Remote control Gamestring performs the computations needed for sophisticated 3D graphics on its own servers.
Users can also add Web apps to the main menu of the Google TV interface, Kenghe notes. He cites a Web app from the publisher Meegenius, a company that makes interactive books for children, as proof that TV Web apps can be powerful and attractive. Meegenius has built Google-TV-ready apps that are nearly identical to its iPad and iPhone apps, Kenghe says.
Google TV’s reliance on Web apps - at least until Android apps arrive next year - may, in fact, be a hint of the future for gadgets of all kinds, says Peter Yared of Webtrends, a company that helps firms build apps for various platforms.
“I think Web apps will win out over local apps for all devices,” says Yared, who has previously created TV apps for Yahoo’s Connected TV platform for CBS and other large companies. “Instead of having to maintain different native apps on separate platforms, you can build an HTML5 page that can be more easily tweaked to look and work great on the browsers of different devices.”
Most TV apps need to do little more than stream video, Yared points out, something easily achieved in a browser. By comparison, a phone app often needs more direct access to a device’s hardware more easily provided by an installed app, such as its GPS and accelerometer.
Christopher Boothroyd, CEO of startup Gamestring, says it’s possible to provide a slick gaming experience on Google TV via the Web browser. His firm has created a Web app to let Google TV users play advanced games, including World of Warcraft. The firm’s technology—dubbed Adrenaline—runs most of the game on distant Web servers and uses a webpage with the Flash plug-in to let users see and control the action (this video shows Gamestring running World of Warcraft and other games on Google TV).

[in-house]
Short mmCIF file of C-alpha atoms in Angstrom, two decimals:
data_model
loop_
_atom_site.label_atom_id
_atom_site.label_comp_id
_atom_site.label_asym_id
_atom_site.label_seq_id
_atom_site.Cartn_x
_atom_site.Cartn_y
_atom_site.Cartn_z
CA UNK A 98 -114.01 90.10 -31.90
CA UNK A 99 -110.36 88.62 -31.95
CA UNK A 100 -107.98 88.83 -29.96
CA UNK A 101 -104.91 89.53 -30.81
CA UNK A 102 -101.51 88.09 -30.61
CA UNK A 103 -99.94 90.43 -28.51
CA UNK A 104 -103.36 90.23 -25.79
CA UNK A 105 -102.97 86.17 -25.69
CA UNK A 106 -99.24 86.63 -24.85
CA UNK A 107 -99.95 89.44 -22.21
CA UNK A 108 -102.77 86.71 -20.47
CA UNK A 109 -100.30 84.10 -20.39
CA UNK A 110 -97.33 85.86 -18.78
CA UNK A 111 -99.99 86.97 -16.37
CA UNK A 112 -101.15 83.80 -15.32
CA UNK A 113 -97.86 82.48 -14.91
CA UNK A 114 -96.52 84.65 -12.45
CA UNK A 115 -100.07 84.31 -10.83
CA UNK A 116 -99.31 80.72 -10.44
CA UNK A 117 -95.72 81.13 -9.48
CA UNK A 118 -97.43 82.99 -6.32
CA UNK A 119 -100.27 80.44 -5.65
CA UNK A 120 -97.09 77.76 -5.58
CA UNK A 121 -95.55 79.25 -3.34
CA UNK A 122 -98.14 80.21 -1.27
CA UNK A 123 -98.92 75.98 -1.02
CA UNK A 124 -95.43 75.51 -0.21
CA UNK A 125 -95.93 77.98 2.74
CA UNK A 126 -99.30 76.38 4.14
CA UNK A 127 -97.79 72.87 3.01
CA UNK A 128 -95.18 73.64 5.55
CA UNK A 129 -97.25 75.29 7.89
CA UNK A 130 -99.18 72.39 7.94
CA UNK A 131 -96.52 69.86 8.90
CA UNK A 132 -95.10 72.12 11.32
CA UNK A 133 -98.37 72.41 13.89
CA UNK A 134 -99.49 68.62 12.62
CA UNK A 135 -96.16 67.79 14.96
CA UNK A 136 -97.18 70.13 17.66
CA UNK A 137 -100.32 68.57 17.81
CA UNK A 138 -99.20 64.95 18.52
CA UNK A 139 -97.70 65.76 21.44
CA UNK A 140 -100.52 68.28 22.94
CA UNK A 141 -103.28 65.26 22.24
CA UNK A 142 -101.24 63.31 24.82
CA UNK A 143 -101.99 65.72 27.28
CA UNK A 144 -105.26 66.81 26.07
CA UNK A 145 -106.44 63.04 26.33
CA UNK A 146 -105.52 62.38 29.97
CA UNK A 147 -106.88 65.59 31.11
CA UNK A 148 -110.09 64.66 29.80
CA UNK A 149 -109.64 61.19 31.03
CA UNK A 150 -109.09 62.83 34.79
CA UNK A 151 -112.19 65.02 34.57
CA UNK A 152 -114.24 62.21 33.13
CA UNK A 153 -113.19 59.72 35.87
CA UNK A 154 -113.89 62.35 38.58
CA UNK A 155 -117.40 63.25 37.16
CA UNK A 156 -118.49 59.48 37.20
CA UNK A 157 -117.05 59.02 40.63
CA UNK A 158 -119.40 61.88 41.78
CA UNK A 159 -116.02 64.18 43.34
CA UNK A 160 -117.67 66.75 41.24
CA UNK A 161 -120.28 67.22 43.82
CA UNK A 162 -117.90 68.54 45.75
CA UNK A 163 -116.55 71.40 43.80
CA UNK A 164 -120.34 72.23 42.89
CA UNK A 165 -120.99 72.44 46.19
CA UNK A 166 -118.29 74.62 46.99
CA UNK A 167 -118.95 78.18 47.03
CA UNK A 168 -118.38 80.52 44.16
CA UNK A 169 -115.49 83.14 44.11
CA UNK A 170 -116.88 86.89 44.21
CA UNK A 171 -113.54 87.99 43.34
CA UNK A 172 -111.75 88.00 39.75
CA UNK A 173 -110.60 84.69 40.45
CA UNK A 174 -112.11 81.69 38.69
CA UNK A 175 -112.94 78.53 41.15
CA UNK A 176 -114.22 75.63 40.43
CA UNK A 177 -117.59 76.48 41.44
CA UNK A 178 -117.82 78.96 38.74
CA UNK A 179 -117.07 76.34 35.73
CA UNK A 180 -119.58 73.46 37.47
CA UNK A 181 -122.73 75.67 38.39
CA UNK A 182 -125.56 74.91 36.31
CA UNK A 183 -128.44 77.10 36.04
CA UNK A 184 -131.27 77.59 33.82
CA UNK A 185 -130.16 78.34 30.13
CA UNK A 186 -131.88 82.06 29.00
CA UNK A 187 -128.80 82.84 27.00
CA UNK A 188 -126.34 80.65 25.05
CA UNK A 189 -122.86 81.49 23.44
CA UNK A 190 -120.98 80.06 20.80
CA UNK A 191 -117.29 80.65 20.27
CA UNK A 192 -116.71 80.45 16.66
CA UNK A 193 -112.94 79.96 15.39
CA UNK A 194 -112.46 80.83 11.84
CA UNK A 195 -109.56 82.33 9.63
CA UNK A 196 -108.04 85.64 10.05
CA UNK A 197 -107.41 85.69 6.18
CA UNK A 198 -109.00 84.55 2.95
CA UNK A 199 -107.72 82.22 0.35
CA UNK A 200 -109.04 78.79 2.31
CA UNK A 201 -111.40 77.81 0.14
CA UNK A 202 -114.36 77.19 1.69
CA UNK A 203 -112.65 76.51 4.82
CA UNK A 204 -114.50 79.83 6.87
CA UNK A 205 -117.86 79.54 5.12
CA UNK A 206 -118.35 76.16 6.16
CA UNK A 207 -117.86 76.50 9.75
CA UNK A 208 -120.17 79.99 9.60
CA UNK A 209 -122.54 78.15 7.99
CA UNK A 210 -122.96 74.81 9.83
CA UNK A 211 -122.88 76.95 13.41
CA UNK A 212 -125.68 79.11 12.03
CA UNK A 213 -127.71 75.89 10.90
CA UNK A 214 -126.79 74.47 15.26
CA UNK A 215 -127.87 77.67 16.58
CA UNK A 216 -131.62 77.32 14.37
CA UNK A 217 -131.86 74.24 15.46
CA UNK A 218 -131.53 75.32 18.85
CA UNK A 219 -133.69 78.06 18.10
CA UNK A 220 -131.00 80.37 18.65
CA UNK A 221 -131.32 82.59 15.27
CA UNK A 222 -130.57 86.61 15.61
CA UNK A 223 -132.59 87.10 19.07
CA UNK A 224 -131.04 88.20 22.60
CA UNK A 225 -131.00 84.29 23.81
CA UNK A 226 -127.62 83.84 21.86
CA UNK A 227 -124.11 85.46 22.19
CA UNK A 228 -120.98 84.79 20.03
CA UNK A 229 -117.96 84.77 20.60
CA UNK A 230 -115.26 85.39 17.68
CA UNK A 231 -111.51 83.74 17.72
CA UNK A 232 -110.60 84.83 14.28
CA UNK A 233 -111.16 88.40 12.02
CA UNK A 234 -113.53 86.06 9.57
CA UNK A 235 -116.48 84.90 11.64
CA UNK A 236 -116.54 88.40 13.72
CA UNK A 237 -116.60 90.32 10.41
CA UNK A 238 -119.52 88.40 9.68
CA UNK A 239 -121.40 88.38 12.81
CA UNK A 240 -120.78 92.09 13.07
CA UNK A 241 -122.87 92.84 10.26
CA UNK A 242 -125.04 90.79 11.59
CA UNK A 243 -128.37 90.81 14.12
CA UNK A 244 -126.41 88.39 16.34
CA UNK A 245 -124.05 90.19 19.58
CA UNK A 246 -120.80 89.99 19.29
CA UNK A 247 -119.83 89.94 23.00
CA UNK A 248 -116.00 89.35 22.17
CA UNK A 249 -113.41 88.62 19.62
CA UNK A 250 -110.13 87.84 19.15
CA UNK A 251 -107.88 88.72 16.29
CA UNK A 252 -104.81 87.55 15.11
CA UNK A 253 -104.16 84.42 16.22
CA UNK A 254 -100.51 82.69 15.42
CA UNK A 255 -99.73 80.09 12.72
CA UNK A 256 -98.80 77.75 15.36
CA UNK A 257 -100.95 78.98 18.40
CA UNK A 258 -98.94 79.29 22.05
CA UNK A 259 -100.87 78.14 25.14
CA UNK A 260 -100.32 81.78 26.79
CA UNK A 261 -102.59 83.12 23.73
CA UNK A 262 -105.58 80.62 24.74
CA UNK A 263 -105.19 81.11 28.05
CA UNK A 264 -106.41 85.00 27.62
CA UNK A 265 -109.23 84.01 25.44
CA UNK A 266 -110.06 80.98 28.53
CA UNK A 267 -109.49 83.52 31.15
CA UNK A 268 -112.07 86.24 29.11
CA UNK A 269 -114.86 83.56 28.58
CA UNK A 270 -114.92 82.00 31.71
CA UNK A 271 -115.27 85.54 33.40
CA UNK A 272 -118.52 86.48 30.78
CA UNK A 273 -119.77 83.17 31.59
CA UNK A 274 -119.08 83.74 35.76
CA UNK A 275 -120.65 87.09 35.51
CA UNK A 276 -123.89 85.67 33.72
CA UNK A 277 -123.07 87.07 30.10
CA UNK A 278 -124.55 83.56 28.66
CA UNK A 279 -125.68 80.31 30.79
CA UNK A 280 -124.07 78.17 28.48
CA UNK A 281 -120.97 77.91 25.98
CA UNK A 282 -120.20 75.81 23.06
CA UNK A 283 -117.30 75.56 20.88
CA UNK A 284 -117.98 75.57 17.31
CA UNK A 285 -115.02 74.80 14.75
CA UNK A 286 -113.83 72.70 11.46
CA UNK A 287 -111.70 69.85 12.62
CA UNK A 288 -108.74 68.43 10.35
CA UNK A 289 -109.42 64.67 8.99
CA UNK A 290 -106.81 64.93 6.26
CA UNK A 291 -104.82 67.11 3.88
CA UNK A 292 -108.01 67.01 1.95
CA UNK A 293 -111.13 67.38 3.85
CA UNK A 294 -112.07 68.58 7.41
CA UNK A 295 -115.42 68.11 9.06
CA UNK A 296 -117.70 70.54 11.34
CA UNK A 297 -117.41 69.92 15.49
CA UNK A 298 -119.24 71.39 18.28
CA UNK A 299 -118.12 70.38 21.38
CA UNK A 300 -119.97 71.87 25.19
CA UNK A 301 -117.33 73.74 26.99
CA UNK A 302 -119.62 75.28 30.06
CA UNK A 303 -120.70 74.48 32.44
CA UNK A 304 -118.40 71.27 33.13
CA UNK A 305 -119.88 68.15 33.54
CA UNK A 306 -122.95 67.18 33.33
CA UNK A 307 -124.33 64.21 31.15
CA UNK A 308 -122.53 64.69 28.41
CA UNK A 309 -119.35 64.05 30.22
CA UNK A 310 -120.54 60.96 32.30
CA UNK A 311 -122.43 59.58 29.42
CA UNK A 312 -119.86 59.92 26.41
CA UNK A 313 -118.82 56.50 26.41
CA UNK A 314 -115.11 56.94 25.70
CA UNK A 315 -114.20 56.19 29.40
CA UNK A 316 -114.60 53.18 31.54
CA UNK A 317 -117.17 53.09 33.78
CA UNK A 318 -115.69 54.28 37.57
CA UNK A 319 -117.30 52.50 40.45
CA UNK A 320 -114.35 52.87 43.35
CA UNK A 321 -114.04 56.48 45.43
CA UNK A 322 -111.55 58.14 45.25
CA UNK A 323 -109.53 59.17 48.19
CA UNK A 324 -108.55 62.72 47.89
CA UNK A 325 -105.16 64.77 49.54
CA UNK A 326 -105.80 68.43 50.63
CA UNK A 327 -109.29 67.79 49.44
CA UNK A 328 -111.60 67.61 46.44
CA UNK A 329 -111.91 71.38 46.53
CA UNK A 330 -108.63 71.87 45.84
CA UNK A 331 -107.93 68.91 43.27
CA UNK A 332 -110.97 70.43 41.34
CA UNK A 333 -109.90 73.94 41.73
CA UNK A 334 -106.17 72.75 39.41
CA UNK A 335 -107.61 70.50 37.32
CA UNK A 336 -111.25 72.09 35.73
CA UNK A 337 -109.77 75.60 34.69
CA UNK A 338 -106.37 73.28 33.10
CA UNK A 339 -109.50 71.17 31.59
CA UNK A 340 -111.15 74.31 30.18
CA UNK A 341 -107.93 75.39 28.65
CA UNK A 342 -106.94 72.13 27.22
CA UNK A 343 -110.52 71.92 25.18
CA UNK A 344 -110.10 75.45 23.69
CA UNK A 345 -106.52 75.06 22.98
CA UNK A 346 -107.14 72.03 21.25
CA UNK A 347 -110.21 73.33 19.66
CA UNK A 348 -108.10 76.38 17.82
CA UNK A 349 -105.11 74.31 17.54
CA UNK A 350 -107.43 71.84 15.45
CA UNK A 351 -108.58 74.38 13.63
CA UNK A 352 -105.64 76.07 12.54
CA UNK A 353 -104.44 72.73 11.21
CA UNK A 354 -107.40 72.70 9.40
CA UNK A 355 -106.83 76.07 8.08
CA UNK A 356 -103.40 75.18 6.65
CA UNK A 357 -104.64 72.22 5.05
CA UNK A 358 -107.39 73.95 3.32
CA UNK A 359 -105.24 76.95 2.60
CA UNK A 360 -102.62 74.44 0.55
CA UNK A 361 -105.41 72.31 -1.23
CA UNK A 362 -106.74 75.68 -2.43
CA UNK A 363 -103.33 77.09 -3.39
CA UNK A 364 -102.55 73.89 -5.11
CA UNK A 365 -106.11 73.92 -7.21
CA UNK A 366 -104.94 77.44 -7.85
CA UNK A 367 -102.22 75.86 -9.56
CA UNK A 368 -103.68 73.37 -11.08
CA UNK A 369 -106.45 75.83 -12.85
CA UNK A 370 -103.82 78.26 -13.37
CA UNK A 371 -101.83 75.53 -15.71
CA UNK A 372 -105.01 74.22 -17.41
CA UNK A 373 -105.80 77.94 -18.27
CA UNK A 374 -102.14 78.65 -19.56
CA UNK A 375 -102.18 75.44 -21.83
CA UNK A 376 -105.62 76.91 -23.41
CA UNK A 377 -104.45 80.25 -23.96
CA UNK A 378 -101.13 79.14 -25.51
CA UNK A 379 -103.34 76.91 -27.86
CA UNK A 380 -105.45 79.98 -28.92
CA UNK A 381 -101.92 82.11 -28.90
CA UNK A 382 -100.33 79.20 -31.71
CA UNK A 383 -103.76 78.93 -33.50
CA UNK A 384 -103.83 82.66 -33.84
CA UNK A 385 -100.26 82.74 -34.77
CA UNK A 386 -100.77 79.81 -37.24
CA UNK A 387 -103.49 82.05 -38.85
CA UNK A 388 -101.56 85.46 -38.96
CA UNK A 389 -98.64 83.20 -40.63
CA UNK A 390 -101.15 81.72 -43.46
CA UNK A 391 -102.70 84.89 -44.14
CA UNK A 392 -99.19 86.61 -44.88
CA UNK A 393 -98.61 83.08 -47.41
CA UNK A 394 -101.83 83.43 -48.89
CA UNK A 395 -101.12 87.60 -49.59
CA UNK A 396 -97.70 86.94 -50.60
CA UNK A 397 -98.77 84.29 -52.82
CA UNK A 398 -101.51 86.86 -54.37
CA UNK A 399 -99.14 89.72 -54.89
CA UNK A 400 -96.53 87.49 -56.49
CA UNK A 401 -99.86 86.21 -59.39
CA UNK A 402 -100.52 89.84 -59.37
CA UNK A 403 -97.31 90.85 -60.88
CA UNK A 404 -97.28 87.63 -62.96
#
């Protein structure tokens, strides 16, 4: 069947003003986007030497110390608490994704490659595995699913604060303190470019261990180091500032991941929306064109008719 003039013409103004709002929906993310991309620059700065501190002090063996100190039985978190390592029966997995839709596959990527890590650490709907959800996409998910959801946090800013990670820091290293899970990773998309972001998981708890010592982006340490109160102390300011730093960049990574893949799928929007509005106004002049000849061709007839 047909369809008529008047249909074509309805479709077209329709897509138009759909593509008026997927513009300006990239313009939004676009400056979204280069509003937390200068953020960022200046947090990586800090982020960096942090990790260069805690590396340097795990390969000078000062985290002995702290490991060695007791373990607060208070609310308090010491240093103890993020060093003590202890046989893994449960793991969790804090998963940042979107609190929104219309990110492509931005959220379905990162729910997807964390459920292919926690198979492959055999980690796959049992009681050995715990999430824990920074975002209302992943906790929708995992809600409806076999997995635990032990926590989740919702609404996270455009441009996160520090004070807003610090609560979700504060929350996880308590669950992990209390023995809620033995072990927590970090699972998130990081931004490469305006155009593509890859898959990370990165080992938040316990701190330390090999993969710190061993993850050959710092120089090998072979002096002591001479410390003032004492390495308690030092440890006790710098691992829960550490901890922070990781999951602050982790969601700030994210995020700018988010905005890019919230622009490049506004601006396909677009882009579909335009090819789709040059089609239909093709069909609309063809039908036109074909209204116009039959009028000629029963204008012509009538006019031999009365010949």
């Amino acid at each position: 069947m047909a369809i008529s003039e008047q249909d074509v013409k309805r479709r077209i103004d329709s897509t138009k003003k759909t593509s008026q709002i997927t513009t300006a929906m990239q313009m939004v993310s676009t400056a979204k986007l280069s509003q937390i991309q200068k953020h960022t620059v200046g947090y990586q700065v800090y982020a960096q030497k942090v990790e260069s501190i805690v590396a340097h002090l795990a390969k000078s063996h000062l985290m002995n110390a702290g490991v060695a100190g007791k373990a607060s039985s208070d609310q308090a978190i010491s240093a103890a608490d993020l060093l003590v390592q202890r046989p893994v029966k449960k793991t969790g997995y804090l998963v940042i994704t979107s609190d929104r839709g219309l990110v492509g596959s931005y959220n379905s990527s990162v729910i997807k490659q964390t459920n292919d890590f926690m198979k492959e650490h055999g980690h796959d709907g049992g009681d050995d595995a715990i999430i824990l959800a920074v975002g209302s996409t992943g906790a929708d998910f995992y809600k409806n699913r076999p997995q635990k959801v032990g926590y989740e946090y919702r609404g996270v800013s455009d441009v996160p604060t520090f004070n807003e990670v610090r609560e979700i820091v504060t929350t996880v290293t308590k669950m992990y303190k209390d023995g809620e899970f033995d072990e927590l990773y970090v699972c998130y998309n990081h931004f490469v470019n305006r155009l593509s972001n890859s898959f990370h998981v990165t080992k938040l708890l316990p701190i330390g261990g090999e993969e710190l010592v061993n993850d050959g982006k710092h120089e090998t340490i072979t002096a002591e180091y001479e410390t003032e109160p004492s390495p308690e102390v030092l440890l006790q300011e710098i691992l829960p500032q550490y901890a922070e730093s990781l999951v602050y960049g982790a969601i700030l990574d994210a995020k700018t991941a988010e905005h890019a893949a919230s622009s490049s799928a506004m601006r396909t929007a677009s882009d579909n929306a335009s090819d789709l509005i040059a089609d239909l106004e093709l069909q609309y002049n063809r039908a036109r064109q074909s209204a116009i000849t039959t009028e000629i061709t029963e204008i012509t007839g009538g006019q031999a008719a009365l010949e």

Gamestring hopes to license its technology to other game developers, and is working with toy manufacturer Nukotoys to bring games built around its toys to Google TV. “We don’t quite make Google TV into a console, but the folks at Sony may be wondering why they released a device with the potential to compete with the PlayStation,” Boothroyd says, referring to the firm’s TV sets with Google TV built in.
Google TV also offers a way to bring genres of game that are hugely popular on smart phones and Facebook into the living room, he adds. “I think we’ll see that kind of social game become a little more gamelike, with true 3-D environments that you can drive your farm’s tractor around, for example,” Boothroyd says.
However, Yared of Webtrends says that, in the end, there is little evidence that apps of any kind are a good match with TV.
“I think that what people really want from their TV is streaming video content and maybe sports scores,” Yared says. “My experience in making TV apps makes me think there isn’t much of a market.”
Hear more from Google at EmTech 2014.